The next issue, presented in six cases,*fn8 is whether a creditor's failure to disclose the actual proceeds of a loan on the loan statement constitutes a violation of 15 U.S.C. § 1639(a)(1).*fn9 The debtors have used the metaphorical term "net cash in fist" in identifying this issue. Two of our recent opinions discuss this issue and we begin with a discussion of the ramifications of those opinions.

In Basham v. Finance America Corp., supra, we discussed the inconsistency between the requirements of the statute, 15 U.S.C. § 1639(a), and the requirements of Regulation Z § 226.8(d)(1).*fn10 We noted that the regulation only requires the disclosures listed in sections 1639(a)(2) and (a)(3) of the statute, implicitly allowing the actual proceeds of the loan, required under section 1639(a)(1) of the statute, to remain undisclosed. 583 F.2d at 922. We went on to assume without deciding that creditors must comply with the statute even where it differs from Regulation Z. 583 F.2d at 923. Finally, we applied 15 U.S.C. § 1640(f), which precludes liability for any act done or omitted in good faith in conformity with any regulation of the Federal Reserve Board. Id. We held that since the creditors had followed the requirements of Regulation Z, no civil liability could be imposed for failure to make the disclosure required by section 1639(a)(1). In a footnote the following comment was added:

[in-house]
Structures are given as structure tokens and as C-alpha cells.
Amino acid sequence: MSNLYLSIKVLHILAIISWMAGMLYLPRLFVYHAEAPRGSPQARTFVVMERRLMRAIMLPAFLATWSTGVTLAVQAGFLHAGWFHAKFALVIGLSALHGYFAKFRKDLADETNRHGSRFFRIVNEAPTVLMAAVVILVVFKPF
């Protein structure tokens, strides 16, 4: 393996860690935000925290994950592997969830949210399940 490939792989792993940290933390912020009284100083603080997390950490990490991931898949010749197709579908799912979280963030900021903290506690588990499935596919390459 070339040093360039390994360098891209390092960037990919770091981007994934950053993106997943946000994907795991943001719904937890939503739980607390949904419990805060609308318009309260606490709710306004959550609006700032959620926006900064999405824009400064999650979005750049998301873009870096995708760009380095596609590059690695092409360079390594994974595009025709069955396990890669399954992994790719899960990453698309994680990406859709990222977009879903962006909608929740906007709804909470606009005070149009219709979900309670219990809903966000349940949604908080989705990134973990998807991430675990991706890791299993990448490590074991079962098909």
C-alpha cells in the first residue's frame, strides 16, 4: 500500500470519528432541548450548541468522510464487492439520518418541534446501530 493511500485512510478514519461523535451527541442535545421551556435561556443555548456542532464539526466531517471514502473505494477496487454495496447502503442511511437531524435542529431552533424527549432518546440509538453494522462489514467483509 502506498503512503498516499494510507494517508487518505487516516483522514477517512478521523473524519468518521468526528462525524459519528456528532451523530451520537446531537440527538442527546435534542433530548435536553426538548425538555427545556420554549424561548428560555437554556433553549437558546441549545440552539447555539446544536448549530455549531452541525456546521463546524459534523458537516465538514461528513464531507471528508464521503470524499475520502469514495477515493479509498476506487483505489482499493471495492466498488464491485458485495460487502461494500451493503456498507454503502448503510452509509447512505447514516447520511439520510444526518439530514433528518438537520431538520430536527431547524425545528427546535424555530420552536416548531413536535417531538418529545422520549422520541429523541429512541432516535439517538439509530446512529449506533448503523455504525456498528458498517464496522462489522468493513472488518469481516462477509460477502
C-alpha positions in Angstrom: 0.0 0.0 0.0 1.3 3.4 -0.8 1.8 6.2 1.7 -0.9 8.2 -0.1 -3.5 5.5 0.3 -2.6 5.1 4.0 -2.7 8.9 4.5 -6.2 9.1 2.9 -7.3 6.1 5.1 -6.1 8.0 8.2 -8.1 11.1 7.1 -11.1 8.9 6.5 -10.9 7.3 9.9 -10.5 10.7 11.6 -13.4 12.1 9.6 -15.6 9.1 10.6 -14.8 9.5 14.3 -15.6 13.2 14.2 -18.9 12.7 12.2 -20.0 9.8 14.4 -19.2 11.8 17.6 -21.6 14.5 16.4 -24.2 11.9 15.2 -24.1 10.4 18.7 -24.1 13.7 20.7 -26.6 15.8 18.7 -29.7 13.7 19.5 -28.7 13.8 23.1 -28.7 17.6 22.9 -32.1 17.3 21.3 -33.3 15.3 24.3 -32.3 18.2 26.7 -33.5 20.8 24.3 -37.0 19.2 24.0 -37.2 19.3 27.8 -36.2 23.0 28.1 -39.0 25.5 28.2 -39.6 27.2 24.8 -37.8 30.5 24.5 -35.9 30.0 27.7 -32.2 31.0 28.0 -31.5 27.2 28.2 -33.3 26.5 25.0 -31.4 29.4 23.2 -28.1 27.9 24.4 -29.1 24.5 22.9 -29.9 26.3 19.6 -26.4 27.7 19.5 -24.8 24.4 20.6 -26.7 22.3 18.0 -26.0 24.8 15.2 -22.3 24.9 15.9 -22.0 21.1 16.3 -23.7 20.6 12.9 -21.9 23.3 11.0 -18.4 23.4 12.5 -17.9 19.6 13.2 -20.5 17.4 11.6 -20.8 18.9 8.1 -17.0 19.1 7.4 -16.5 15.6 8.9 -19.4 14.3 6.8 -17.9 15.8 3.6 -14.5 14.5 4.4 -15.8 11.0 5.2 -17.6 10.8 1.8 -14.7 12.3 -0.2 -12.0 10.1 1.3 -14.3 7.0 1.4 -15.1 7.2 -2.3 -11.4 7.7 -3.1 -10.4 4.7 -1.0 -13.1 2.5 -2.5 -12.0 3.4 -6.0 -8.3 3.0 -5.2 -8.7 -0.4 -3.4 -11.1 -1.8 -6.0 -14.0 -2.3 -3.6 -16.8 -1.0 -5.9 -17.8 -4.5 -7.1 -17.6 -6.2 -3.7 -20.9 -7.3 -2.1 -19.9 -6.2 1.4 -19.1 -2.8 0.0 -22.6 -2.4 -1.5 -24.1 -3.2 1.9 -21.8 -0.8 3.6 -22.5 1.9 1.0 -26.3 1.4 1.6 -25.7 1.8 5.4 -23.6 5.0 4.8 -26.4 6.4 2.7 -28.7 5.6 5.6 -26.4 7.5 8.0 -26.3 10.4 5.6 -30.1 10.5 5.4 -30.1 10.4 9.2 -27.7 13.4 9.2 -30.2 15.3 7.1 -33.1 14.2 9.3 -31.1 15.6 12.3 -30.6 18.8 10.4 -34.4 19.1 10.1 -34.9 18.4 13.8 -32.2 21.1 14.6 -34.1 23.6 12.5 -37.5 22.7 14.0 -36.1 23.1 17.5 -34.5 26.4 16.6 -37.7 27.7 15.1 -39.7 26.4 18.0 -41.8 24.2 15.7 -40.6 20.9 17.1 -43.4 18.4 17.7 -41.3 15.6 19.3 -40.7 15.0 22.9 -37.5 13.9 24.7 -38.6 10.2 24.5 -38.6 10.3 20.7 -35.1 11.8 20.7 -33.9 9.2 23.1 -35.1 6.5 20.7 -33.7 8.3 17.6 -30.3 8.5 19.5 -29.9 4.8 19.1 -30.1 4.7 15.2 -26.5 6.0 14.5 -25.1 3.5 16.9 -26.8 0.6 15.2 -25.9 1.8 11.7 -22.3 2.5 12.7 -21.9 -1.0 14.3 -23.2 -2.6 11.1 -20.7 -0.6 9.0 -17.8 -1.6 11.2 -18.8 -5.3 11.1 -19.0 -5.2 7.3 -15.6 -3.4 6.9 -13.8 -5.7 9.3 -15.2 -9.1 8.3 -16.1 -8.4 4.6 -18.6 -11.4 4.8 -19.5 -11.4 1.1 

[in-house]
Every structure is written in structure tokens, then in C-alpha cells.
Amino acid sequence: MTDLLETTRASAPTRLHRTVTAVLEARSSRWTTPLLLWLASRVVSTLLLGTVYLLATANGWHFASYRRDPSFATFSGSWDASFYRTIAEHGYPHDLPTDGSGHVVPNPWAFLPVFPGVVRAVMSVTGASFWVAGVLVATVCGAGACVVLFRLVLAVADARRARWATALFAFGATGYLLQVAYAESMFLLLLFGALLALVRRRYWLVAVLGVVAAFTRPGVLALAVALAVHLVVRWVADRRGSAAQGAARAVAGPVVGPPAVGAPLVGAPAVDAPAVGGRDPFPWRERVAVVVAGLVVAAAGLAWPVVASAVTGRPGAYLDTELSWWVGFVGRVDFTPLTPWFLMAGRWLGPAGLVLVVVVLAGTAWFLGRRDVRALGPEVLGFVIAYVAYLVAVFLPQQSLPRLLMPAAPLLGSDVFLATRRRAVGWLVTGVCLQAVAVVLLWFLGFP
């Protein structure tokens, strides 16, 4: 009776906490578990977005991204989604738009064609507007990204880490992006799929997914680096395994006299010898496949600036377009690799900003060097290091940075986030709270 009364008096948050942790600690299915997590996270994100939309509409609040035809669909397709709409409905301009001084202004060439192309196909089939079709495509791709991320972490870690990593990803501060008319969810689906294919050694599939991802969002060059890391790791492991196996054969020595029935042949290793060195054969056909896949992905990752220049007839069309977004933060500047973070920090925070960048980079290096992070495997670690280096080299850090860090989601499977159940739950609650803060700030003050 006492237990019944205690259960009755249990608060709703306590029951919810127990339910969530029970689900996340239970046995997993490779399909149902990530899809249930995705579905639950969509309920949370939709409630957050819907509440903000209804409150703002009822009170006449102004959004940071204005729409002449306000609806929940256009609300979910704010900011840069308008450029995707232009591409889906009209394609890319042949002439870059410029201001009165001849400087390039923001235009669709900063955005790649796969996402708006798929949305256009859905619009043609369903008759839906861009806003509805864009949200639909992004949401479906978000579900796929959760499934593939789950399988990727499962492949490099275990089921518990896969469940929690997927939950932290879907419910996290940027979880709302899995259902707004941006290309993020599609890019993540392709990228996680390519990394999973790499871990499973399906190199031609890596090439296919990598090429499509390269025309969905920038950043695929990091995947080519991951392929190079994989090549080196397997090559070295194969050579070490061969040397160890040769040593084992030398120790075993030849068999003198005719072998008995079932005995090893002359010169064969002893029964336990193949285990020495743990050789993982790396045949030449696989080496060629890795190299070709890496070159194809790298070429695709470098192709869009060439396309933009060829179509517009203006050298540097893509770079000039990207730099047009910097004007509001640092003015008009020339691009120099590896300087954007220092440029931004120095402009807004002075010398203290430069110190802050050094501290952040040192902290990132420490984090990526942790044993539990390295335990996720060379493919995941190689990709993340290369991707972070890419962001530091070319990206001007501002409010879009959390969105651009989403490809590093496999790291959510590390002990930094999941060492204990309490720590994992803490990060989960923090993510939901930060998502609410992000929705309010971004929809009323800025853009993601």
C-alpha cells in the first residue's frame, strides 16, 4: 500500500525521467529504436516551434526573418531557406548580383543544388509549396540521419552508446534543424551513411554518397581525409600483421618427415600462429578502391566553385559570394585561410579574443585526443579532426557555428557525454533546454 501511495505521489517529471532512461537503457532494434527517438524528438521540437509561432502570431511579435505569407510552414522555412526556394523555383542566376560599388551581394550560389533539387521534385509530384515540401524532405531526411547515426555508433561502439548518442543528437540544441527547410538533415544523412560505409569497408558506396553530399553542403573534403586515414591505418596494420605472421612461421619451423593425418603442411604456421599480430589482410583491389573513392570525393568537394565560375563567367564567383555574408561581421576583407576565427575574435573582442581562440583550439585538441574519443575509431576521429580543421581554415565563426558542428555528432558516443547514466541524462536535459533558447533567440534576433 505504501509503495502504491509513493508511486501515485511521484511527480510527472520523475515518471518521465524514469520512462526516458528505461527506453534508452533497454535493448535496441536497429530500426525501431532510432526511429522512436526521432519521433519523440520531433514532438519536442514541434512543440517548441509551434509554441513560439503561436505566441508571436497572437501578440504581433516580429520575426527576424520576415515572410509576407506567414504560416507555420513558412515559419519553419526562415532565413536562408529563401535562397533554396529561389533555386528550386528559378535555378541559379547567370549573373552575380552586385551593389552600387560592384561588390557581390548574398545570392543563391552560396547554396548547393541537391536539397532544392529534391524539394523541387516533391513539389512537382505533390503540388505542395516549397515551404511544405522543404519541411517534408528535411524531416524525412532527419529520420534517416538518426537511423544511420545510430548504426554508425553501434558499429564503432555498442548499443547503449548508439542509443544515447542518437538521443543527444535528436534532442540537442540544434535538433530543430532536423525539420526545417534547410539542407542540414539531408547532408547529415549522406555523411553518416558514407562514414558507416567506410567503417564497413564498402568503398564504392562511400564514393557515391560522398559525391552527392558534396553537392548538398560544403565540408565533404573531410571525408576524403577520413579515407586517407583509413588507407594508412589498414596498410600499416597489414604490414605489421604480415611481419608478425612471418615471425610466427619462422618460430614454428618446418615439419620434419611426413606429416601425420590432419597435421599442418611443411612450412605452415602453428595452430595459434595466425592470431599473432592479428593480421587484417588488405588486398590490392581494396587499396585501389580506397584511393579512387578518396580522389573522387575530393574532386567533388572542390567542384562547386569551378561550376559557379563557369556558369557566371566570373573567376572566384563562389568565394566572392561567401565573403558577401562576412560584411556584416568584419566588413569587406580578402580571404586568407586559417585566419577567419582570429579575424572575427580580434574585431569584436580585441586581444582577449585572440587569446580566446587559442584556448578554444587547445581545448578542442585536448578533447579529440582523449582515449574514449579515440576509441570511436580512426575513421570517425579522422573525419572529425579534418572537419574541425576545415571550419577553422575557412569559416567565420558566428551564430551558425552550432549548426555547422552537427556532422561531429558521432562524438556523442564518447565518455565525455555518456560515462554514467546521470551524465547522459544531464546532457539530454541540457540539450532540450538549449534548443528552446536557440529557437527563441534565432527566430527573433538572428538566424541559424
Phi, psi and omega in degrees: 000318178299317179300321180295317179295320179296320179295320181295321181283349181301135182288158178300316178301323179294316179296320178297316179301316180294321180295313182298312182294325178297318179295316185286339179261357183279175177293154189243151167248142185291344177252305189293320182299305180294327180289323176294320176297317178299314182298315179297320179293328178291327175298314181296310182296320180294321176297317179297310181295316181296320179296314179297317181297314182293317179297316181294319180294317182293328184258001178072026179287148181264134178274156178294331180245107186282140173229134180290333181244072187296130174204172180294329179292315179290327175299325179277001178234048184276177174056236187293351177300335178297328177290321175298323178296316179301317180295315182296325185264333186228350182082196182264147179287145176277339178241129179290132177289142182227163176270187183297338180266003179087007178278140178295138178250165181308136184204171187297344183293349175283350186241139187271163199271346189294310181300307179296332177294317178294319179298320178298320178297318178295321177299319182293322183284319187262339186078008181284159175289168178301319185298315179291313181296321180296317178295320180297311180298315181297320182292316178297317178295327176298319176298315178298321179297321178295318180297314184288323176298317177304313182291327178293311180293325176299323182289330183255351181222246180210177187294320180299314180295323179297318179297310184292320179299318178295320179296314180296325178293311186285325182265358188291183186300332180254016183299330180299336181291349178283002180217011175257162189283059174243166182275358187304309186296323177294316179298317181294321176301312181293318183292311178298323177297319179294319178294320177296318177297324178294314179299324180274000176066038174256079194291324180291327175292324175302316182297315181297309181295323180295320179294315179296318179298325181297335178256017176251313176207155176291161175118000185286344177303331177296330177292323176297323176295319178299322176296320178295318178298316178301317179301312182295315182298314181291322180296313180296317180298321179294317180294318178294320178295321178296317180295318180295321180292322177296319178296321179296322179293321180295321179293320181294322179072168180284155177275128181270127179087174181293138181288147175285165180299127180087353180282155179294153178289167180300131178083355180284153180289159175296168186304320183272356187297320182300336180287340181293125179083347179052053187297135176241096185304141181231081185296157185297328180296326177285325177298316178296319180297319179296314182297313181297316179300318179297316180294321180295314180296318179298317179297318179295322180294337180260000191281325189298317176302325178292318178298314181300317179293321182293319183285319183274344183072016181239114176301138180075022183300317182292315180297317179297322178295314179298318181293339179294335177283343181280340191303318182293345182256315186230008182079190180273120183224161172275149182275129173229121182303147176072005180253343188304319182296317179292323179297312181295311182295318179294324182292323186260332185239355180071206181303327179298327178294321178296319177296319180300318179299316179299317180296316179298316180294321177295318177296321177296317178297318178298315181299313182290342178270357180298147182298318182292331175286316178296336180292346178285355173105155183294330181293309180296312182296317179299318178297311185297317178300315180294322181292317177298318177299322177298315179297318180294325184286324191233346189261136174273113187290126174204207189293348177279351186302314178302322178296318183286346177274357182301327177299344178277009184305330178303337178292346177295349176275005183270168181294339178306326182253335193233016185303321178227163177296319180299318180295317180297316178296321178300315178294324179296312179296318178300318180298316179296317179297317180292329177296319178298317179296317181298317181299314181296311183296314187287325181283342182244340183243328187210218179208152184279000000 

We do not reach the issue of whether continued adherence by the creditors to their present form of disclosure after at least one circuit has ruled that it is illegal vitiates their "good faith."

Id., n. 7. This footnote is crucial to the debtors' argument here because of the Fifth Circuit's opinions in Pollock v. General Finance Corp., 535 F.2d 295 (5th Cir. 1976), aff'd on rehearing, 552 F.2d 1142 (5th Cir.), cert. denied, 434 U.S. 891, 98 S. Ct. 265, 54 L. Ed. 2d 176 (1977).

In Pollock the Fifth Circuit tended to agree with our view that Regulation Z did not require the disclosure of the actual proceeds of the loan, but held that such disclosure was nevertheless required under the statute itself, and that the regulation must be read in conjunction with the statute. 535 F.2d at 298. In neither of its opinions did the Fifth Circuit have occasion to apply the "good faith conformity" defense which we applied in Basham. The debtors in the present appeals argue that creditors are not entitled to the application of the good faith conformity defense for any loan transaction occurring after the Fifth Circuit decision in Pollock, at least in the absence of an affirmative showing of good faith.